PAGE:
Science & Technology

AFL, Tennis Express Interest in Rehab Tool Developed by Adelaide Sports Scientist

An Adelaide company has created a device it says will make rehabilitation from injury or surgery faster and more effective.

The small device can be clipped onto exercise bands and sends real-time data to a phone or computer.

Its creator, physio and sports scientist Lyndon Huf, said that could then be used by a clinician or the patient to determine whether they were doing too little or too much.

“It collects strength data, so it actually tells you how much to do, whether it be how much intensity or how much volume,” Mr Huf said.

“[It] puts it in a way that patients understand, so they can understand how to do an exercise and really do it well.”

Mr Huf said doing too much too soon was a common mistake made by those recovering from an injury, and that less rehab could sometimes produce better outcomes.

“Quite often people are working in the dark [so] it helps them to actually to work out how much they can do, and how often to do it,” he said.

Mr Huf, who is CEO of company Prohab, believes the device has potential applications across the health and fitness sector.

“We’ve had a lot of pressure from sport saying ‘build it, we actually need this’,” he said.

“We’ve already had interest from AFL, certainly from tennis, so there’s definitely an interest there with professional sport.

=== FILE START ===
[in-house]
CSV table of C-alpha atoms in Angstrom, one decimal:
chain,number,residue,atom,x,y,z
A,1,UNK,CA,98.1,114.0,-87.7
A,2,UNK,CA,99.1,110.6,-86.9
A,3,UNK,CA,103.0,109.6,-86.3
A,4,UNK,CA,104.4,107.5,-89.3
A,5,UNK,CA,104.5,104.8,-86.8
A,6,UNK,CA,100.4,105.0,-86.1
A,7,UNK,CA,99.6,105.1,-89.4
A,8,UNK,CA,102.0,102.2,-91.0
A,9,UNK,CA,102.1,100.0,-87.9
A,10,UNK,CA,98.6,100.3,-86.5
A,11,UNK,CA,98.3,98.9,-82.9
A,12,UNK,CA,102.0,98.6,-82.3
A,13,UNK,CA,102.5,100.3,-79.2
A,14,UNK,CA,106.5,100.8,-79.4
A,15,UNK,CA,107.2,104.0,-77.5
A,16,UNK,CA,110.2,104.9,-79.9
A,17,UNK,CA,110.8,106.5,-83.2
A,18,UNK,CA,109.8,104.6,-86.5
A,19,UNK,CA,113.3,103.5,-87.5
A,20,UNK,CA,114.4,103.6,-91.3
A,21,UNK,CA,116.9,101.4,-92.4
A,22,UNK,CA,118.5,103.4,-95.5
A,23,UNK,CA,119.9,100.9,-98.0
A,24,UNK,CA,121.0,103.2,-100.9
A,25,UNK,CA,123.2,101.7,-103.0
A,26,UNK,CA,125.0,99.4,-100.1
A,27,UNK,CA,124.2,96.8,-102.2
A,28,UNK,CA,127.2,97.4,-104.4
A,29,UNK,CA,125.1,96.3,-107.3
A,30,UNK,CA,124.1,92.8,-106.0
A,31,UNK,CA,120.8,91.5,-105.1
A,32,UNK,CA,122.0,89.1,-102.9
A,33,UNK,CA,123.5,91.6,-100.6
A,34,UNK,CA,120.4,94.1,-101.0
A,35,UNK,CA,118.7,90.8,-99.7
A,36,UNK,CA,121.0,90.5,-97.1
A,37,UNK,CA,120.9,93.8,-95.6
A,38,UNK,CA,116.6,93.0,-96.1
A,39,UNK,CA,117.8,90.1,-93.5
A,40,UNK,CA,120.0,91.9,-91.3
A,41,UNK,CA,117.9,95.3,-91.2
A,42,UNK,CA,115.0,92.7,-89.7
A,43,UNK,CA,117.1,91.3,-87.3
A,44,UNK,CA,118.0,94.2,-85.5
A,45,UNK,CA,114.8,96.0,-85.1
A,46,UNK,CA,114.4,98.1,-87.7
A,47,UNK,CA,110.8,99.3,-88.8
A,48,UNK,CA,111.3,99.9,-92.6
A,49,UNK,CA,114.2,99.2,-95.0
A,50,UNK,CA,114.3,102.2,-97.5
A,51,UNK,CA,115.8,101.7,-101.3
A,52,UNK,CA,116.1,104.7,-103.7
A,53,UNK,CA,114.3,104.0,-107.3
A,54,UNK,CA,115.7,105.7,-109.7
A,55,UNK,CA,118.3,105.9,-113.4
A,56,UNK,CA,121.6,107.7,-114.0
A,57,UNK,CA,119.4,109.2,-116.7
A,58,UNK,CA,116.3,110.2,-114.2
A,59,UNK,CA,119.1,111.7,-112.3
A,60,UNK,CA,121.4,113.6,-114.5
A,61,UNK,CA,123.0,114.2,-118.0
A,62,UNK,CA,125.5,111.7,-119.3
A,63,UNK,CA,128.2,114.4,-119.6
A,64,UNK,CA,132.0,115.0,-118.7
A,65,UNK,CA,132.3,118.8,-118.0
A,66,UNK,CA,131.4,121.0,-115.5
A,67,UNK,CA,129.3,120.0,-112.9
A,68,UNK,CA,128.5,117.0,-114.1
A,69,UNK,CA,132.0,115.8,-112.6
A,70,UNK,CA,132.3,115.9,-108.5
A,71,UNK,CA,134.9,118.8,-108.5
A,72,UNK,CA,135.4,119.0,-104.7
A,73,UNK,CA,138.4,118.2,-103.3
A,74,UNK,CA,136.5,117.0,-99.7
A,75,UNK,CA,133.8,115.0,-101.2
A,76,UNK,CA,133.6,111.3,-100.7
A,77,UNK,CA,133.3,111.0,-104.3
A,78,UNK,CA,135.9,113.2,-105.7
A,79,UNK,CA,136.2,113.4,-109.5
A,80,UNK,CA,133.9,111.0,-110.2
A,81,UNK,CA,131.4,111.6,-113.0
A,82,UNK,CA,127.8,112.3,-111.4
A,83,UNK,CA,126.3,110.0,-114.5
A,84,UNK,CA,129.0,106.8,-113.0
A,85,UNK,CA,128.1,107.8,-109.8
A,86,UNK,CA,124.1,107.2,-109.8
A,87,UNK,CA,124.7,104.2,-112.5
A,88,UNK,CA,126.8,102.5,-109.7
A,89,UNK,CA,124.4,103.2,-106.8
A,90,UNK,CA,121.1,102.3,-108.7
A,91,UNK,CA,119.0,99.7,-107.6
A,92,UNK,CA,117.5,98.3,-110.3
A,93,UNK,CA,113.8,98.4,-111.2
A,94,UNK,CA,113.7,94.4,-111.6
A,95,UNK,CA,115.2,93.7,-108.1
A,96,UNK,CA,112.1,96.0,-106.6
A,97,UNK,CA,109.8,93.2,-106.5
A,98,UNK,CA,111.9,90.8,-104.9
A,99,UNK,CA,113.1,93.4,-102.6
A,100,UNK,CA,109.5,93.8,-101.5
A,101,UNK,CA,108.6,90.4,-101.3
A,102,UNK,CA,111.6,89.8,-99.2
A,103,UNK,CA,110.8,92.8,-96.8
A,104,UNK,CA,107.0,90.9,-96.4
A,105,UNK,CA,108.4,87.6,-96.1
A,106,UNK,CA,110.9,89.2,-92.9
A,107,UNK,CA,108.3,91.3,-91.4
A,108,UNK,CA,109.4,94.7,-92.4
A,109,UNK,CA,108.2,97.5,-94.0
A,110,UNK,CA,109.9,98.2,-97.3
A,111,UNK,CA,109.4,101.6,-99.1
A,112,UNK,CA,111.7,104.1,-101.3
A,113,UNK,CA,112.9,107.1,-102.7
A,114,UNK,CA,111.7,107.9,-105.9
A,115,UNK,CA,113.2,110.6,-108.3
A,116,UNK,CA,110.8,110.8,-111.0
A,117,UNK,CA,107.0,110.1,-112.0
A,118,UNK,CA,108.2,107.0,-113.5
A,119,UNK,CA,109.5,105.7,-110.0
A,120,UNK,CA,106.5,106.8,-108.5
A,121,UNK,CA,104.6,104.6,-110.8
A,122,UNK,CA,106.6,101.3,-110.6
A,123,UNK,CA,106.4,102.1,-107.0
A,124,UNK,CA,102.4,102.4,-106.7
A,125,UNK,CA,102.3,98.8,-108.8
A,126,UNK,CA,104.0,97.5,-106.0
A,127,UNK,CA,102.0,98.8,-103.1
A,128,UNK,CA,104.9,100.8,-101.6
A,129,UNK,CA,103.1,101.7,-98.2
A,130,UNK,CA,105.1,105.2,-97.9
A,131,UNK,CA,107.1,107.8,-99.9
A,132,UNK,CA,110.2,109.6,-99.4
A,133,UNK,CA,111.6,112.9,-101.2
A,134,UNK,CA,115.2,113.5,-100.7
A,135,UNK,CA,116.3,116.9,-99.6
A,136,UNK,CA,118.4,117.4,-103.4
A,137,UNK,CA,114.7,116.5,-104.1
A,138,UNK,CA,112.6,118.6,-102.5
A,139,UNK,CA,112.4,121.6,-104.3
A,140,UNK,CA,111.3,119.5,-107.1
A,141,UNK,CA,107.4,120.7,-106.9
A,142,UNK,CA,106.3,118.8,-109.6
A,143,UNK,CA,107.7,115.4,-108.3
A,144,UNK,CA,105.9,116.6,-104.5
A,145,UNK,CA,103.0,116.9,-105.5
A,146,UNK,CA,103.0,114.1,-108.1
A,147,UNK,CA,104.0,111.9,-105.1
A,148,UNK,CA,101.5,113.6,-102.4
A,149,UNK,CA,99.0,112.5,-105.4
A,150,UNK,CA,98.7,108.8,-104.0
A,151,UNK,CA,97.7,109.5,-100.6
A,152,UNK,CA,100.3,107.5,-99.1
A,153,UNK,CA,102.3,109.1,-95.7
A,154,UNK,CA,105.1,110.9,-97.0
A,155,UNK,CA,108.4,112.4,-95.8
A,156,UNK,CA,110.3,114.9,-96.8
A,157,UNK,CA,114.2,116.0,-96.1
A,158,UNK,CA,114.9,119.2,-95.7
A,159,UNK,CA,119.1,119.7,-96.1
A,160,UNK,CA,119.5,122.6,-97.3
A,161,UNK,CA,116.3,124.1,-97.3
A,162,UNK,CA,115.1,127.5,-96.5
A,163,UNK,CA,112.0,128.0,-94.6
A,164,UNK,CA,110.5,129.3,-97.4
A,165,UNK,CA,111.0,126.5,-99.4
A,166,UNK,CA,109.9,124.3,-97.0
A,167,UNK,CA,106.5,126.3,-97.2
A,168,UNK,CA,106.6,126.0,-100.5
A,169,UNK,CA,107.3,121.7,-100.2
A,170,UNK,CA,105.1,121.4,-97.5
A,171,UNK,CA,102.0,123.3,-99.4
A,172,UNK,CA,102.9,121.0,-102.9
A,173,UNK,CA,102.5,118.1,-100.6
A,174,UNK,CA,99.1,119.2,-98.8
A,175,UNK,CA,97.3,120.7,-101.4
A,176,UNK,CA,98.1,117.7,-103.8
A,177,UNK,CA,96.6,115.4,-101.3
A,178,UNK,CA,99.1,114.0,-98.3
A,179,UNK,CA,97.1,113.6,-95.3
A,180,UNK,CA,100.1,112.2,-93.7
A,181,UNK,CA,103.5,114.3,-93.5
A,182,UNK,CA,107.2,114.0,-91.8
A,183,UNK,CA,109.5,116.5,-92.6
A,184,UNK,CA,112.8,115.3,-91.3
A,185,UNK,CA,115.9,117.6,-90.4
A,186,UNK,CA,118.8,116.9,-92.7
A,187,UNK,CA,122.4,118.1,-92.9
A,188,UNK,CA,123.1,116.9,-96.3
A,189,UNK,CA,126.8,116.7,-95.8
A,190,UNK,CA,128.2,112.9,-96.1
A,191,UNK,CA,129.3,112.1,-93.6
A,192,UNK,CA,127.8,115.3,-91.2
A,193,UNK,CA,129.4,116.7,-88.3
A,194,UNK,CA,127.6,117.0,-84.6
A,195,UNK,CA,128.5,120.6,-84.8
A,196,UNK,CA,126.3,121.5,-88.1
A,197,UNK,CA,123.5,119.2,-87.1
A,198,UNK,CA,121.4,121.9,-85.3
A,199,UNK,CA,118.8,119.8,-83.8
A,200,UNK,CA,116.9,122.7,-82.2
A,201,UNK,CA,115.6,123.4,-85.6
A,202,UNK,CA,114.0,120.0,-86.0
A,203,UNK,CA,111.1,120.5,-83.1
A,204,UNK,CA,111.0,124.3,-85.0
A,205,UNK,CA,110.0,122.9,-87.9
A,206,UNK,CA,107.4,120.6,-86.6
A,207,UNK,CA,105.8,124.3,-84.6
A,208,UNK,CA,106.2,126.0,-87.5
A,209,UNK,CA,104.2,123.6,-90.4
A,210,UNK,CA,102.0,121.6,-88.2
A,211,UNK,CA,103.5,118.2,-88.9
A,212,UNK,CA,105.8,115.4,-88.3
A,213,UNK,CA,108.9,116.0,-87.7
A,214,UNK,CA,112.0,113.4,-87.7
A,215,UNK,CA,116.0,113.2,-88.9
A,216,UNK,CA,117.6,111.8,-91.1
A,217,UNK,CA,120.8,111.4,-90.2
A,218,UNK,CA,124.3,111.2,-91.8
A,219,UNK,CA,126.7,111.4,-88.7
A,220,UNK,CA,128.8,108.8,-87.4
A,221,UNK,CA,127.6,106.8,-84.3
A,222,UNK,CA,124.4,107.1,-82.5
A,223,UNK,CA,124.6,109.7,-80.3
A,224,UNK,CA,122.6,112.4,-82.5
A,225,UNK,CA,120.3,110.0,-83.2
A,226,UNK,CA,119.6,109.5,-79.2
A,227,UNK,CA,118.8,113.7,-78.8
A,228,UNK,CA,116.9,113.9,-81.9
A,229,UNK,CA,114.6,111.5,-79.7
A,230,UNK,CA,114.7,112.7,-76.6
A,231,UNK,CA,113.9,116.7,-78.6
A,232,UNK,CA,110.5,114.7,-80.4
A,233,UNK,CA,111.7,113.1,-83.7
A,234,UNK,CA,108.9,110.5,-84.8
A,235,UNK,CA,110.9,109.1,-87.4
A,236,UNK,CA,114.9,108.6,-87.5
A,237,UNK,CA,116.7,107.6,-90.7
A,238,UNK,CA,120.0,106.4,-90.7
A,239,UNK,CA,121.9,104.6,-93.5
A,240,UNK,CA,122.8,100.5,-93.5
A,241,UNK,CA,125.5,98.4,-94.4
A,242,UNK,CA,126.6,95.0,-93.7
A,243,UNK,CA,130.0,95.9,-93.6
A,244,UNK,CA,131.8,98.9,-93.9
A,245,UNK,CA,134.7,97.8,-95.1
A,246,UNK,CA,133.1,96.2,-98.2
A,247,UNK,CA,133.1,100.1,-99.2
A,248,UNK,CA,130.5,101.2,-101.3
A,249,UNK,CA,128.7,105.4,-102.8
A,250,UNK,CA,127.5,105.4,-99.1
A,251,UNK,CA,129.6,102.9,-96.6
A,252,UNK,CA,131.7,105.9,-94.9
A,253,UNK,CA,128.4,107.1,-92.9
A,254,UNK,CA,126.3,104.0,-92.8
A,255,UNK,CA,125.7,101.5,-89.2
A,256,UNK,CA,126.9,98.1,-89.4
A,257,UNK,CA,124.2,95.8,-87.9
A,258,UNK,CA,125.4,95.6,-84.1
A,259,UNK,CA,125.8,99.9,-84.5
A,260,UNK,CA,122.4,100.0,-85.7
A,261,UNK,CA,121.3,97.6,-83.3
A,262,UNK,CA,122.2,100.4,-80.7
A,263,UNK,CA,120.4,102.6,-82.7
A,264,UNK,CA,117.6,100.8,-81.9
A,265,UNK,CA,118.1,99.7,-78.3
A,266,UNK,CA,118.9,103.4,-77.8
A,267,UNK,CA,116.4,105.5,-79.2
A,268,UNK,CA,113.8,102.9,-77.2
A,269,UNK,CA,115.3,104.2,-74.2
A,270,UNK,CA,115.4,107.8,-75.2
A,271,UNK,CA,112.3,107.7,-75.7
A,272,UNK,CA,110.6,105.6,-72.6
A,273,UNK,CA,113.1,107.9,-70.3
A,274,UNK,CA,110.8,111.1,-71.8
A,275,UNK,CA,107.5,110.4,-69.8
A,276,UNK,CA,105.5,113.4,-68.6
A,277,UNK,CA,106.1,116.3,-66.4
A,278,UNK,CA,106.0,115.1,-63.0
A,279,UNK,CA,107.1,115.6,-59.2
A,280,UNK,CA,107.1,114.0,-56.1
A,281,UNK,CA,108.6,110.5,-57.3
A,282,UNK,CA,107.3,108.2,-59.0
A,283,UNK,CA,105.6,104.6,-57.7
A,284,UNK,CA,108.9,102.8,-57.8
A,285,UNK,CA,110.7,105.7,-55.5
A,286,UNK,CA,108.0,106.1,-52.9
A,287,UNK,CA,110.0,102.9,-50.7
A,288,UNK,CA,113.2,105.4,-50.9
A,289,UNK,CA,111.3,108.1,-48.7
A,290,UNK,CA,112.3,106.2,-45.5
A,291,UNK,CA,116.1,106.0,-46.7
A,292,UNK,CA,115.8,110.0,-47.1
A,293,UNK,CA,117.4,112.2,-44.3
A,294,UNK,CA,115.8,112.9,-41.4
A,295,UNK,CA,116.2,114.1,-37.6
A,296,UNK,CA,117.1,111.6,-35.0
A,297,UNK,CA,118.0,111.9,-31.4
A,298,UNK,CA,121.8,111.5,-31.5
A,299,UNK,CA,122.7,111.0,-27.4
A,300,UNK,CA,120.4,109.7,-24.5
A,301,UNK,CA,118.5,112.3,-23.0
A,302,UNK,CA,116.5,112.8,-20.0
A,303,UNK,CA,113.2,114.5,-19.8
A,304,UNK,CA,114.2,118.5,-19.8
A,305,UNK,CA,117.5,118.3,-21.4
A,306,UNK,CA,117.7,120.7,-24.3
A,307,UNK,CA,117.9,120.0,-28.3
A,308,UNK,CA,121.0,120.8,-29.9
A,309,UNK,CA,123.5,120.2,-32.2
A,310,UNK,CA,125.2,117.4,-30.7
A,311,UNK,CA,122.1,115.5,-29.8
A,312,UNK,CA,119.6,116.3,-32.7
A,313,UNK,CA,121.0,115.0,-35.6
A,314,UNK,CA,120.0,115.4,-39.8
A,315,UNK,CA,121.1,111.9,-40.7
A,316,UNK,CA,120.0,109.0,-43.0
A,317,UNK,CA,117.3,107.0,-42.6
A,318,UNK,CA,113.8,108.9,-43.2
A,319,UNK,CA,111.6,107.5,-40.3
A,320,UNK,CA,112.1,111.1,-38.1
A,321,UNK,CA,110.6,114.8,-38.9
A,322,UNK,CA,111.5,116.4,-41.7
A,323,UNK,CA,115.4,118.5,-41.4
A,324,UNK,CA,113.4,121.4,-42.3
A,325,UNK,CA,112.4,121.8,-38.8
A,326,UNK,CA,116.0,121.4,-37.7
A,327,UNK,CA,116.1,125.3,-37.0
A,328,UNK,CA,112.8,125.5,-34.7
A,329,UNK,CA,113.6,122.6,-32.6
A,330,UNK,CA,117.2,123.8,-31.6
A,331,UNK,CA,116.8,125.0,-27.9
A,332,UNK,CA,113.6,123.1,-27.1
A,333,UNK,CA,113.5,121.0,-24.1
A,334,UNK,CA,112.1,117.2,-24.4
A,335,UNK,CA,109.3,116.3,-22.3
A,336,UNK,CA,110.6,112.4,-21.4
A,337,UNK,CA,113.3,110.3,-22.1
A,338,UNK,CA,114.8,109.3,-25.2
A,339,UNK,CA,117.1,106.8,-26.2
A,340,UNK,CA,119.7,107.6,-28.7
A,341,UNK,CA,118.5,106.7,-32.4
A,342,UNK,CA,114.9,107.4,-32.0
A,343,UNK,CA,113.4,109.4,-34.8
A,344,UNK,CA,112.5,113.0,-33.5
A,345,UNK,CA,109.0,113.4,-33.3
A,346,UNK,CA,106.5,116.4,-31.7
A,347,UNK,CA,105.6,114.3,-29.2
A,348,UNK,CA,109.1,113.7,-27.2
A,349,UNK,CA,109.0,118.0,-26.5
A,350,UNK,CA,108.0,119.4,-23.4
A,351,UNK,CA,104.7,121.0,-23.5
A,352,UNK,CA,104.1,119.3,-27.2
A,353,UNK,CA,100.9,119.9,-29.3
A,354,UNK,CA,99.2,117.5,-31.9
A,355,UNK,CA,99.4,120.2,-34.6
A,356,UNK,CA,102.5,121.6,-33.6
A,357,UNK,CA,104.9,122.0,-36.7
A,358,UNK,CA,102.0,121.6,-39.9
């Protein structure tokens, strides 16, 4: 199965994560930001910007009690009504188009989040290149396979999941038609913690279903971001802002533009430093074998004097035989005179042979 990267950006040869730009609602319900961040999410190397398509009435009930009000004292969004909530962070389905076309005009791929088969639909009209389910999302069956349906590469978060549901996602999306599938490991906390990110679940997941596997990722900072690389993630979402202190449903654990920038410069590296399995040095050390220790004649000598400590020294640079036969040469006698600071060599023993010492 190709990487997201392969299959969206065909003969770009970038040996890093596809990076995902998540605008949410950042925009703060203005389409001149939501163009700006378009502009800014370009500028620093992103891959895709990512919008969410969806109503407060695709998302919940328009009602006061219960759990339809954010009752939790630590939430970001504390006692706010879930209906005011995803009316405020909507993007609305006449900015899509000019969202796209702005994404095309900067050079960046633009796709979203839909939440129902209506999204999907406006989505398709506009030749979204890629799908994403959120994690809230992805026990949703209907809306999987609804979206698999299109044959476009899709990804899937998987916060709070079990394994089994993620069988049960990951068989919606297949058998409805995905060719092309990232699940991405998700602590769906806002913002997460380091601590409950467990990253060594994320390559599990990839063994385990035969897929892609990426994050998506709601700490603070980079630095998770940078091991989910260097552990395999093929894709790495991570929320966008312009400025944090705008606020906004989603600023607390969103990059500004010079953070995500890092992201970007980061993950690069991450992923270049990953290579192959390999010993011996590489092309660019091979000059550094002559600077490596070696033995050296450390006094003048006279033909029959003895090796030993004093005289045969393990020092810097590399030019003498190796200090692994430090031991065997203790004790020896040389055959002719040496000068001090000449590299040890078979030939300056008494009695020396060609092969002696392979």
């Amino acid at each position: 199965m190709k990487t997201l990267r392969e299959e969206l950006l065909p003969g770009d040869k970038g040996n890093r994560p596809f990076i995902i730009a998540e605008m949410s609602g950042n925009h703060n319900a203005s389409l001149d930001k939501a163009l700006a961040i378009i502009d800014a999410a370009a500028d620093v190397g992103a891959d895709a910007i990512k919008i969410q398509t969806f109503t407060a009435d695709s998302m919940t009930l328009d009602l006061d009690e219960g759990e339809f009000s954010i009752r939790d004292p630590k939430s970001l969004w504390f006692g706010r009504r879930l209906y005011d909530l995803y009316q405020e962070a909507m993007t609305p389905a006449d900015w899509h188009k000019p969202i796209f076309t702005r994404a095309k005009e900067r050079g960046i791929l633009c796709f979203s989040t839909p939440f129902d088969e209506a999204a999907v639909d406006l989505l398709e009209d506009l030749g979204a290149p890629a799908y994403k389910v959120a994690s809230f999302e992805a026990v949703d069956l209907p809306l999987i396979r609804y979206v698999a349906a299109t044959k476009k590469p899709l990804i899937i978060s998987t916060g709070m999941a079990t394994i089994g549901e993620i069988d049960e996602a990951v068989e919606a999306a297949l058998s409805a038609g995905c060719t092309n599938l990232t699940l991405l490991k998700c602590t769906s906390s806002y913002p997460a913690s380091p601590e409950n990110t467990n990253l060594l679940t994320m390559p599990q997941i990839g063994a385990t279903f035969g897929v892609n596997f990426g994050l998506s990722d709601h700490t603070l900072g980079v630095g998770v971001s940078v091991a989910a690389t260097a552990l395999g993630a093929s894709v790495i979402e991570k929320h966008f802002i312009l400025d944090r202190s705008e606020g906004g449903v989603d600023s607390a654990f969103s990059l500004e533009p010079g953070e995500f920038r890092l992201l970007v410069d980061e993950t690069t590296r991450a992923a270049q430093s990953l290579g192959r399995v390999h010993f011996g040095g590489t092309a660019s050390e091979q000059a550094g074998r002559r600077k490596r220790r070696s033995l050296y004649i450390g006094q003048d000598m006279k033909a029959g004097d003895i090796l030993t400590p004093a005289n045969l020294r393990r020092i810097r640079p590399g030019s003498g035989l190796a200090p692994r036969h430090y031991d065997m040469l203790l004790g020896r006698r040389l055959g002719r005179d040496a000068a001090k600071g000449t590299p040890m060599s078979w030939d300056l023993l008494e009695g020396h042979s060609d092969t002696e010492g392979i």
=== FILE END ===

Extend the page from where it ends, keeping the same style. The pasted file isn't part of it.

“But we’re also looking at healthcare and even the wider fitness market, so we’re aiming at a global opportunity.”

Developers have been running various trials with prototypes.

“We’ve been doing trials with all sorts of different groups — elite sportspeople plus the general public — and really trying to understand what actually works for them,” Mr Huf said.

Elite squash players are among those groups, including 16-year-old Alex Haydon.

She trains twice a day, six days a week.

“It’s just really good with monitoring how much weight you’re doing and how you can improve,” she said.

iPhone screen displays an app.

Ms Haydon said it could apply to any athlete, even when not injured.

“There’s a lots of different exercises you can do with the resistance band, so it can help with strengthening and everything,” she said.

Mr Huf plans to release a final market-ready product soon.

“We’re aiming for a launch in three months so we’ve already got our second and third prototypes built,” he said.

“We’re putting them together so they’re actually fit for purpose and designed for manufacture.”